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LAPIR v. MAIMONIDES MEDICAL CENTER

October 8, 1990

OLGA LAPIR, PLAINTIFF,
v.
MAIMONIDES MEDICAL CENTER ET ALIA, DEFENDANTS.



The opinion of the court was delivered by: Sifton, District Judge.

MEMORANDUM AND ORDER

This is an action filed by plaintiff, Olga Lapir, against her former employer, defendant Maimonides Medical Center ("MMC"), and her union, defendant Local 1199, Drug, Hospital and Health Care Employees Union, RWDSU, AFL-CIO, pursuant to section 301 of the Labor Management Relations Act, 29 U.S.C. § 185(a). Plaintiff's "hybrid" section 301 complaint alleges that the MMC breached the collective bargaining agreement between the hospital and the union by terminating plaintiff's employment without good cause and that the union's failure to process plaintiff's grievance through arbitration constitutes a breach of its duty of fair representation. This matter is now before the Court on defendants' motions for summary judgment. For the following reasons, these motions are granted.

The following background information is essentially undisputed except as noted Plaintiff was employed by MMC as a blood bank technician from April 1984 until July 1987, when her employment was terminated as a result of an incident that occurred on July 10, 1987. On that day, Lapir was working an 11 a.m. to 7 p.m. shift in the main blood bank, where her job was to cross-match blood samples of patients with donated blood. At some point between 5 and 7 p.m., a Dr. Stanley Sprecher came to the blood bank requesting that special blood be set aside for his father, who was a patient at MMC and who had undergone surgery. Sprecher, who was not his father's doctor, identified himself as a member of a blood donor club, Bikur Cholim, who wished to locate some blood from this group for his father. Sprecher was told by the blood bank desk clerk or receptionist that she was unable to grant this request. At Sprecher's insistence, the clerk referred the matter to the lead technician on duty, a Mr. Bernard, who also advised Sprecher that his request could not be granted.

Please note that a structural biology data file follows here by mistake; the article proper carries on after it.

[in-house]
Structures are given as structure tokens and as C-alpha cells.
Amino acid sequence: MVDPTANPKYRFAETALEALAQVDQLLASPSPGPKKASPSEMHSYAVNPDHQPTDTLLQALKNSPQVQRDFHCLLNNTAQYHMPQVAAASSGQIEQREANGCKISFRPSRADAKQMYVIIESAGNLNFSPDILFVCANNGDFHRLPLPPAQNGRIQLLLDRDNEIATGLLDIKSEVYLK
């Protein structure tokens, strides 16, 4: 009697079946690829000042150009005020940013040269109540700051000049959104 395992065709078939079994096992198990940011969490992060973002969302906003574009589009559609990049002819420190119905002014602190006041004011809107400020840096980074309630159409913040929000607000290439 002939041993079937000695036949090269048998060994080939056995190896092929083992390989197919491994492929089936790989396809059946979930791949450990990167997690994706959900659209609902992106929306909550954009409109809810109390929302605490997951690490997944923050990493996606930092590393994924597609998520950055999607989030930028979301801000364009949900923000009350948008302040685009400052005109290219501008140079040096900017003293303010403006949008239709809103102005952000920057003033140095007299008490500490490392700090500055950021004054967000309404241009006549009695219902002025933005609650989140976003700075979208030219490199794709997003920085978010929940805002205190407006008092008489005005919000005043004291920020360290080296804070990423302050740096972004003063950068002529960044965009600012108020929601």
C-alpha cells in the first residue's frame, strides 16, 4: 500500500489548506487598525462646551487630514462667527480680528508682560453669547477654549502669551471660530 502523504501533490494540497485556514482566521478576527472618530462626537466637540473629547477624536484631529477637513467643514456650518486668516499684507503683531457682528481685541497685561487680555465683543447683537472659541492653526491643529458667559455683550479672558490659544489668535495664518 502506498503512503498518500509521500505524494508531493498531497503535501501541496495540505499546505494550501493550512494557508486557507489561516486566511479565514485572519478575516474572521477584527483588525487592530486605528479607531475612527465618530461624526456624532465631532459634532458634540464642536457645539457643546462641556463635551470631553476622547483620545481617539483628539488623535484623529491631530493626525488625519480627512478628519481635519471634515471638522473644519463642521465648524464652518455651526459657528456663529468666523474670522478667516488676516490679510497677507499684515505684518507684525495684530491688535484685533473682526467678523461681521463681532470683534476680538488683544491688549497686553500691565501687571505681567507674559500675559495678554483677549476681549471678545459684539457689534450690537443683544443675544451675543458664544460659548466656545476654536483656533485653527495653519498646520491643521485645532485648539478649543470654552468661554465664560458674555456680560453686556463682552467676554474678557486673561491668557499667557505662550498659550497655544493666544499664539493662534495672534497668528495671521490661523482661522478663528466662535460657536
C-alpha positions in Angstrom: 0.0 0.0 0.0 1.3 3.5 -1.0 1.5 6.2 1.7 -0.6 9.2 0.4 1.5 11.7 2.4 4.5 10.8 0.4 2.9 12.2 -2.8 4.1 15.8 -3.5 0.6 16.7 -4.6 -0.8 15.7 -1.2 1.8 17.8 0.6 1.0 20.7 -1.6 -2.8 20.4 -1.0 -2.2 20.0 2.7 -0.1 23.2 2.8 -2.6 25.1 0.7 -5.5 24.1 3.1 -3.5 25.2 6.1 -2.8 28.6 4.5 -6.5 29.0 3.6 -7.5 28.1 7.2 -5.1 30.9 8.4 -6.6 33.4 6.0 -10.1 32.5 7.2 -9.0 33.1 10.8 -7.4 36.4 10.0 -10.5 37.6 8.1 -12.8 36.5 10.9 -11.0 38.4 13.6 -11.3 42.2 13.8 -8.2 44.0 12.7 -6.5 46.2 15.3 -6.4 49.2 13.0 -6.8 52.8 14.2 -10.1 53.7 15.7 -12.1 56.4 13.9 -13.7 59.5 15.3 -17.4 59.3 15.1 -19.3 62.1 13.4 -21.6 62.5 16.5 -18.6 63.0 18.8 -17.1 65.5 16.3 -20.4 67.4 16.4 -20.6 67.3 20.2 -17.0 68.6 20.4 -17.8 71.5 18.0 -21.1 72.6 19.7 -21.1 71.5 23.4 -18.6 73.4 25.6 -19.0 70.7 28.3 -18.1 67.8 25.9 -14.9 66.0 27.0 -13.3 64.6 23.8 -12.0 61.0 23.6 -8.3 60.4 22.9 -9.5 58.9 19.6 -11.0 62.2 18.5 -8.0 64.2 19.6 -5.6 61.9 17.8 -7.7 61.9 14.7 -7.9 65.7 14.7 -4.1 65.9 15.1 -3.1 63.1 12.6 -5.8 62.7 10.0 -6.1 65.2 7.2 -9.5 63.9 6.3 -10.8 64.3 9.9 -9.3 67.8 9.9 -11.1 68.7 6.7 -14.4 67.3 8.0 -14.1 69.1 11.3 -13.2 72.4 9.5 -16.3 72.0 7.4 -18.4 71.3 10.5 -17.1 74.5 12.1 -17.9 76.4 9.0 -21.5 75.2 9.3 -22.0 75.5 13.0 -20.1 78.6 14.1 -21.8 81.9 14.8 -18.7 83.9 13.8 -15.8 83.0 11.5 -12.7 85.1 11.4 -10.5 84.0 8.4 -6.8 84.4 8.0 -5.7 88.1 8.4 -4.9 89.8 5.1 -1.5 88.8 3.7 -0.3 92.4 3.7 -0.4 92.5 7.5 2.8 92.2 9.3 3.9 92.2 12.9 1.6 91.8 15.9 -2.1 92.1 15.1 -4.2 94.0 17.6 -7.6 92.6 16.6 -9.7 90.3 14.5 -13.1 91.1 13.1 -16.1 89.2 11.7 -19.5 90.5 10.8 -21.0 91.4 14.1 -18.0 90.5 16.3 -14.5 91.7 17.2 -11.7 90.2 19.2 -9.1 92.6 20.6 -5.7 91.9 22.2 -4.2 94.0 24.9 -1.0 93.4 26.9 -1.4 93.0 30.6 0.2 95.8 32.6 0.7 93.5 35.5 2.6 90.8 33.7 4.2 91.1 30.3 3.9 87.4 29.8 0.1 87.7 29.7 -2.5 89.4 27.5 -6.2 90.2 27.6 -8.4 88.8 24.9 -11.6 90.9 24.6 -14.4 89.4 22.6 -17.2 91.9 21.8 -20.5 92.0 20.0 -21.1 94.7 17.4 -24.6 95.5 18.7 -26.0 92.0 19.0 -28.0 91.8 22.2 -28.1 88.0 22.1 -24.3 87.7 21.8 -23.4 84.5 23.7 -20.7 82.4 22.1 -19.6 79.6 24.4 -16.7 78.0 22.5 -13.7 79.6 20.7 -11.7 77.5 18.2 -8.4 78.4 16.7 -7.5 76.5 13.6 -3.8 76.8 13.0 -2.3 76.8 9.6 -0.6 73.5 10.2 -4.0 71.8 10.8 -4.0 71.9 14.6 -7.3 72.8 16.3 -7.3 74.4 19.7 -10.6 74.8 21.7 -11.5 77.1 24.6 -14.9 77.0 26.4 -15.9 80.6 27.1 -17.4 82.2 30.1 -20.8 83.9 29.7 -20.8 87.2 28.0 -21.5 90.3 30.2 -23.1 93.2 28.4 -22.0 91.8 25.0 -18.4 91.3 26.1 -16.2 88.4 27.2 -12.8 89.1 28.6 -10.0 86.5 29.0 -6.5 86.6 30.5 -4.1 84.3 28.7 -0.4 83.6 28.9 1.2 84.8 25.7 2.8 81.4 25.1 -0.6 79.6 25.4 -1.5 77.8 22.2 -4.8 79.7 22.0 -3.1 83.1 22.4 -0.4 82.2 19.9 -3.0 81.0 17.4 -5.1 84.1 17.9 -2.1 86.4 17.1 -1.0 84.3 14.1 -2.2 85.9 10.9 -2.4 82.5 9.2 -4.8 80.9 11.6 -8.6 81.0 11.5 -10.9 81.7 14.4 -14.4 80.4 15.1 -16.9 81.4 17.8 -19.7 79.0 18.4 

Although by her own admission, plaintiff at this point concluded that, granting Dr. Sprecher's request would violate hospital rules concerning the anonymity of donated blood and the confidentiality of blood donors, Lapir nevertheless sent Sprecher to the blood donor room, where lists of donors and kept. At the donor room, Sprecher told the clerk on duty. Ms. Lombardi, that a blood bank technician needed the Bikur Cholim donor list. Lombardi, after some deliberation with the nurse on duty, went to the blood bank to determine which technician needed this list. Lapir identified herself as the technician and took the list from the clerk. Lapir now claims that she concluded from the fact that the blood bank had produced the list that complying with Sprecher's request would not violate hospital rules.

Although in possession of the list, Lapir did not know how to access the computer to find an available unit of Bikur Cholim blood. According to Lapir's deposition, she and Sprecher went to the computer room and asked the technician, Brenda Jackman, for assistance. Jackman explained how to get a unit according to the desired blood type. Lapir then used the list and her own code to access the blood bank computer to get additional information about Bikur Cholim donors who had donated recently.

Lapir then went to the blood bank refrigerator to find the units from Bikur Cholim donors identified by the computer. Lapir located one available unit, took the unit from the shelf, and reserved it for the patient by placing a card on the unit and placing it on another shelf next to three units that had been specifically directed for the patient's use in the case of emergency. Sprecher was present while Lapir located the unit of blood.